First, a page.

Some are understandably skeptical and believe that the claims that the inorganic structures represent life are more PR than serious, scientific assertions. While the helical structures forming in plasma may resemble DNA, resemblance in form doesn’t necessarily mean resemblance in function. Furthermore, the fact that the helices self-replicate is also no indication of life potential; clouds can do that, too. Most damningly, much of the research was based on computer models rather than observation.
One of the experiment’s participants claimed that while the results indeed resembled life, at the end of the day, they were “just a special form of plasma crystal.” Still, if it is possible that inorganic particles in plasma could develop into self-replicating, evolving life-forms, they may be the most common form of life in the universe, thanks to the ubiquitous plasma and interstellar dust clouds throughout space.
Professor Lee Cronin, Gardiner Chair of Chemistry at the College of Science and Engineering of the University of Glasgow, has a dream, and that dream is to create living cells out of metal. He used polyoxometalates, a range of metal atoms linked to oxygen and phosphorus, to create cell-like bubbles that he calls inorganic-chemical-cells or iCHELLs.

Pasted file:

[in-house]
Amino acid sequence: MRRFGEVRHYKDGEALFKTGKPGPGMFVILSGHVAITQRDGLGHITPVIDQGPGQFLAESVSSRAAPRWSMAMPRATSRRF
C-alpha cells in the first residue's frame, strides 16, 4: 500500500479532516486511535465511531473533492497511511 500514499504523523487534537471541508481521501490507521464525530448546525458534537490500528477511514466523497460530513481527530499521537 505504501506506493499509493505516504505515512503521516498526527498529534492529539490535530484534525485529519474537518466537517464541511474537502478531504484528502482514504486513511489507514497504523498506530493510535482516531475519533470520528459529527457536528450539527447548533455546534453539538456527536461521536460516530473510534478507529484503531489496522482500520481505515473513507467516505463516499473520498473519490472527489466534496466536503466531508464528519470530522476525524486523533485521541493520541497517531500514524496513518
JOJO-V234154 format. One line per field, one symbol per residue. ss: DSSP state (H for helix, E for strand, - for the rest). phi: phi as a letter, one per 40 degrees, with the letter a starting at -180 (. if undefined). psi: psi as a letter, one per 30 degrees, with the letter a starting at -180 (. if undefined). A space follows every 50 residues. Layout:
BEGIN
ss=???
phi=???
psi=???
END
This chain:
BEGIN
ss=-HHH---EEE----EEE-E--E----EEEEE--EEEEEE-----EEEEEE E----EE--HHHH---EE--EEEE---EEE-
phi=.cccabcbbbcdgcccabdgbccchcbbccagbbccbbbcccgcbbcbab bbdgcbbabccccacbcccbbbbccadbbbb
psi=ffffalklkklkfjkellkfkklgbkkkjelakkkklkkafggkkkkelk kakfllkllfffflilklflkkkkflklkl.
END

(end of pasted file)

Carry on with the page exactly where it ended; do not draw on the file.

Cronin’s team began by creating salts from negatively charged ions of the large metal oxides bound to a small, positively charged ion such as hydrogen or sodium. A solution of these salts is then squirted into another salt solution full of large, positively charged organic ions bound to small, negative ones. The two salts meet and swap parts, and the large metal oxides become partnered with the large organic ions, forming a kind of shell or bubble that’s insoluble in water. By modifying the metal oxide backbone, the bubbles can be given the characteristics of biological cell membranes, selectively allowing chemicals in and out of the cell, potentially allowing for the same kind of controlled chemical reactions that occur in living cells.